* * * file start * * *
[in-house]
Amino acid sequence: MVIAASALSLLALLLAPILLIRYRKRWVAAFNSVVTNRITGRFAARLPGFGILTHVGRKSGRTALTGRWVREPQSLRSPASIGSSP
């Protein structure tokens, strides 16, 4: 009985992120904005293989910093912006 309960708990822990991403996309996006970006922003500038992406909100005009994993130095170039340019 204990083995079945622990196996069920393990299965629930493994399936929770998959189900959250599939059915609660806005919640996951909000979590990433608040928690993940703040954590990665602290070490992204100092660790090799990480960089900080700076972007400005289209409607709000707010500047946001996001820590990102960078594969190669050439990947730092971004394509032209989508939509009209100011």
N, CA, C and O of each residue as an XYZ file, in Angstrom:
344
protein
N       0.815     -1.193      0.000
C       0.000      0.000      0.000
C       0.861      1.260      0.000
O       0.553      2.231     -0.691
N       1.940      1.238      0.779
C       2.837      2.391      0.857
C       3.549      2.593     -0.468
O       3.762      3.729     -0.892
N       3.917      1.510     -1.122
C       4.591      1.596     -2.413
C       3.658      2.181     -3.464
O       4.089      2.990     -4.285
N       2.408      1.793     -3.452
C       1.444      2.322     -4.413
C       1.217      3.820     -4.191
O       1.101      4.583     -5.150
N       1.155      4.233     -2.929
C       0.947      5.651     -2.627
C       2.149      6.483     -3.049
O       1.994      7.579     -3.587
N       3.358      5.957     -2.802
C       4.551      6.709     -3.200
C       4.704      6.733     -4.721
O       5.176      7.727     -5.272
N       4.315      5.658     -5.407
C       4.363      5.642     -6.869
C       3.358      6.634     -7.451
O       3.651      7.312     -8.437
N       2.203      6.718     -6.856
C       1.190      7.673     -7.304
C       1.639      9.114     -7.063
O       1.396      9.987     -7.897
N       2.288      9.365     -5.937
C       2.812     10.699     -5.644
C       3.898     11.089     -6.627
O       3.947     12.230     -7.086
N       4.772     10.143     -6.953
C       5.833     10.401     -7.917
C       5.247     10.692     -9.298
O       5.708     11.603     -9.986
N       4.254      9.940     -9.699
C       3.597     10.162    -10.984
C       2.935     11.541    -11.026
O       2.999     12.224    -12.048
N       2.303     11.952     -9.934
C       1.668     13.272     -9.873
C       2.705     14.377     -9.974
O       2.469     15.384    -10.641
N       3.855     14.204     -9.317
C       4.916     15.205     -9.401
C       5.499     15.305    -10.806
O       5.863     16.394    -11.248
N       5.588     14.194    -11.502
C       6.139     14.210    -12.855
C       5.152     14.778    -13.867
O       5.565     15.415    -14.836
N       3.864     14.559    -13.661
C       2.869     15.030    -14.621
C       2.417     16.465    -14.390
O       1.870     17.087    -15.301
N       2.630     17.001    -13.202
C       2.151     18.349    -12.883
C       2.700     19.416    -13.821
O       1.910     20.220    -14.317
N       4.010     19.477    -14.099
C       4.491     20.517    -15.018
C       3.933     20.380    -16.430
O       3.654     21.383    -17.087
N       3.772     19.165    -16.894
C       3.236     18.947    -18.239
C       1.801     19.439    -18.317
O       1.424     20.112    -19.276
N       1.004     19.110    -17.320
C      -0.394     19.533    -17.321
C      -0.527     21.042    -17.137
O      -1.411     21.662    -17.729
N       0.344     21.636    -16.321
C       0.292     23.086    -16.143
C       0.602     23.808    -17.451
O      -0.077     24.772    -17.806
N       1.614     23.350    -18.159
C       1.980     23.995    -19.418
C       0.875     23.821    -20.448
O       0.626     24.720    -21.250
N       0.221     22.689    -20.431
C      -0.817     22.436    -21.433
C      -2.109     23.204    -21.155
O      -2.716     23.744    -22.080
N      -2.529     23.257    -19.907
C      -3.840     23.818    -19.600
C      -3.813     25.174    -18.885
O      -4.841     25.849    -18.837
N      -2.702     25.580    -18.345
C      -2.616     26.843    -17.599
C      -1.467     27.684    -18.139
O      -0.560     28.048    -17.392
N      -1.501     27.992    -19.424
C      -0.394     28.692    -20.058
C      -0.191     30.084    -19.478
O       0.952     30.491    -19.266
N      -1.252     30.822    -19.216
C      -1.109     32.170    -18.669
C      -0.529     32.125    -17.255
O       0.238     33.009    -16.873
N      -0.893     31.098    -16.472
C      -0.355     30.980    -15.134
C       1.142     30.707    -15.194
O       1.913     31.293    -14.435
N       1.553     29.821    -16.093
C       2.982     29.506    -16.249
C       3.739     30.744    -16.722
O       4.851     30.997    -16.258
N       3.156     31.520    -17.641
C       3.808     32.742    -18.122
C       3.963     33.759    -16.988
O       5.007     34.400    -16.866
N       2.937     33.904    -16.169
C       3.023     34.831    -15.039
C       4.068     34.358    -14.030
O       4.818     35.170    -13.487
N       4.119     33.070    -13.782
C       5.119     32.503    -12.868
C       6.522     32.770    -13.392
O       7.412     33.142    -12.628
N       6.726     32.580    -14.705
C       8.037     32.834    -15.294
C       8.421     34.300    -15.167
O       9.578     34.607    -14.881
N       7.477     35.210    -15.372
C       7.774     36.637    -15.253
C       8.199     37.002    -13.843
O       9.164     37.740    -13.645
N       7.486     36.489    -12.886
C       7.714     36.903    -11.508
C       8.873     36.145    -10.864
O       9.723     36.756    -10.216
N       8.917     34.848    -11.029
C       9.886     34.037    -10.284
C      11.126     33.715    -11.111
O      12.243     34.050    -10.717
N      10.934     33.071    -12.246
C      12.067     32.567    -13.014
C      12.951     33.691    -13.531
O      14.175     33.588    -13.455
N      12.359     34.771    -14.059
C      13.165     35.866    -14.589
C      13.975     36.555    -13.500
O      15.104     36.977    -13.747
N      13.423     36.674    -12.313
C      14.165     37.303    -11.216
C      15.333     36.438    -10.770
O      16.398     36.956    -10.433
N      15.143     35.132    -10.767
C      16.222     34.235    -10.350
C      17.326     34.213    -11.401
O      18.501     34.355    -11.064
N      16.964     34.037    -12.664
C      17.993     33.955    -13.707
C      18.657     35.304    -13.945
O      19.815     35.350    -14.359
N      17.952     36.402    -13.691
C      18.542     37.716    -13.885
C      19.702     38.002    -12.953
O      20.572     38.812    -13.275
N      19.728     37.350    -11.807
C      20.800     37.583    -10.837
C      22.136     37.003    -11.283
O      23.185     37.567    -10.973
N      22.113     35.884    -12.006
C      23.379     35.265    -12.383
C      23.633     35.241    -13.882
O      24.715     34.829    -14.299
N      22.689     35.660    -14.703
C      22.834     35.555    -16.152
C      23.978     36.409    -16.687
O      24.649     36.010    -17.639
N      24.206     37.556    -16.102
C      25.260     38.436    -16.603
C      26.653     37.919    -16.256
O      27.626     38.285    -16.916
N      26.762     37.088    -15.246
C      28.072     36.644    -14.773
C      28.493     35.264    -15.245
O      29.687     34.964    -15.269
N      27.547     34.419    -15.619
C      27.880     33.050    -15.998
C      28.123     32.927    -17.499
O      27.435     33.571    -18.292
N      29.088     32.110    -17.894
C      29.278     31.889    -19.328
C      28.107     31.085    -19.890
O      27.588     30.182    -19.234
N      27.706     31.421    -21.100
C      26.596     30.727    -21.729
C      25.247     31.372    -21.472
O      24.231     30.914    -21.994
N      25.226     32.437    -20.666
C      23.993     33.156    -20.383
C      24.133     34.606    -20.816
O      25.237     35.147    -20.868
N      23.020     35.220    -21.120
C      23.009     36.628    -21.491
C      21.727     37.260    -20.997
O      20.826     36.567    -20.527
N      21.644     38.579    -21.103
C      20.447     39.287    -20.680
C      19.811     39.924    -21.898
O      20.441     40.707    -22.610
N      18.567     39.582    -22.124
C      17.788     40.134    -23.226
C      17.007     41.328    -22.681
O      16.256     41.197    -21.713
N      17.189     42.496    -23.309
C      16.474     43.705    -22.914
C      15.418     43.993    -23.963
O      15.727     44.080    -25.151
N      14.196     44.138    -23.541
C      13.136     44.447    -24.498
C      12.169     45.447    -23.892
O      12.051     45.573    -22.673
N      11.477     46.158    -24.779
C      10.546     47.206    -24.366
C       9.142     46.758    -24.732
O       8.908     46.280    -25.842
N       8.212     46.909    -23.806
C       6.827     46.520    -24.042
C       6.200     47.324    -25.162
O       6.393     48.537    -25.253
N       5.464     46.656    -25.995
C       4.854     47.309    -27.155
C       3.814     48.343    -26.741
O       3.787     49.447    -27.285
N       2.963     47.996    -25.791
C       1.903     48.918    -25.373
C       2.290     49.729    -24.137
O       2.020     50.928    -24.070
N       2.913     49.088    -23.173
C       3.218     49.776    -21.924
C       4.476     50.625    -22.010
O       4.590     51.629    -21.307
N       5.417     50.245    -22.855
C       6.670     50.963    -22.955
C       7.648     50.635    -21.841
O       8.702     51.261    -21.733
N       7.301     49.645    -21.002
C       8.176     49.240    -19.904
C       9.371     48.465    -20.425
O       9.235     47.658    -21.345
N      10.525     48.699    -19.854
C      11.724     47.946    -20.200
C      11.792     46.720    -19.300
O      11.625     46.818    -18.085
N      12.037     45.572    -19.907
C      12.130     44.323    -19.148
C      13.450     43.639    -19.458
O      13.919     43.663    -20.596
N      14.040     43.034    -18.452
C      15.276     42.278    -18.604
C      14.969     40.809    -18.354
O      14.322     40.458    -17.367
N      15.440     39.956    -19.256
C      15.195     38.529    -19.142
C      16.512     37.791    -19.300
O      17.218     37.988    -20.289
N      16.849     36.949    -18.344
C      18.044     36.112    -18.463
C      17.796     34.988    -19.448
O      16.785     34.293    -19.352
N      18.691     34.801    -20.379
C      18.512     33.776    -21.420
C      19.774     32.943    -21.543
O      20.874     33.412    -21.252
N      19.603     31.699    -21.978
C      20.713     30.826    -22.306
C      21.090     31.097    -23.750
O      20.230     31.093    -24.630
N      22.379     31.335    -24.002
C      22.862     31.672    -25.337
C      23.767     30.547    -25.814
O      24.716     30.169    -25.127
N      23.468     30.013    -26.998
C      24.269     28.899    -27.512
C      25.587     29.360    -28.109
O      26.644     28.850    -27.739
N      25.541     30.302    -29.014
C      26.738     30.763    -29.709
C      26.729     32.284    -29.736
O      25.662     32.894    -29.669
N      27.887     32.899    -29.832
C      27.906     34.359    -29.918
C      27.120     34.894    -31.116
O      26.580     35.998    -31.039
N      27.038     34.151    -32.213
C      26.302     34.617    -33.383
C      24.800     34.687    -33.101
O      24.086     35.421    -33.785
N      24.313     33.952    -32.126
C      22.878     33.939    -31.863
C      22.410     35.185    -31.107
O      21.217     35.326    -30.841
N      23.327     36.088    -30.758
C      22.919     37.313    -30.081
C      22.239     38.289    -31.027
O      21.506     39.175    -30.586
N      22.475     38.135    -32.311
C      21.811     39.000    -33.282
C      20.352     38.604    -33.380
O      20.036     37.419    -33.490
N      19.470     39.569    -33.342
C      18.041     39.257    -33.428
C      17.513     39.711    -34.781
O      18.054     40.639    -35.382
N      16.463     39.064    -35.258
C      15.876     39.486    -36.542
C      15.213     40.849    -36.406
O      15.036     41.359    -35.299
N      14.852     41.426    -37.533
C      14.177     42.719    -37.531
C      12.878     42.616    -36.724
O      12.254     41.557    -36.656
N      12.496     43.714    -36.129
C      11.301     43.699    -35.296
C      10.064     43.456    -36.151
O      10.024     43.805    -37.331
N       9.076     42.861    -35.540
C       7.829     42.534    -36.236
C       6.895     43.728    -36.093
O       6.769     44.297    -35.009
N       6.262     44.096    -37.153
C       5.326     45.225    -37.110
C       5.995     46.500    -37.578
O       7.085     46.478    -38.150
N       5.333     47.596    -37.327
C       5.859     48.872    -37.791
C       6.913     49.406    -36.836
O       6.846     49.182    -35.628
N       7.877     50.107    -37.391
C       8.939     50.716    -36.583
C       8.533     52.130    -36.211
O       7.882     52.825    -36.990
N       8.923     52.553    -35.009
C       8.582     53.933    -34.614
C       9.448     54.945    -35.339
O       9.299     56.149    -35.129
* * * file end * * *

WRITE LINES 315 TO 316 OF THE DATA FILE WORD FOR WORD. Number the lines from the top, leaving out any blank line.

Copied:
N      19.470     39.569    -33.342
C      18.041     39.257    -33.428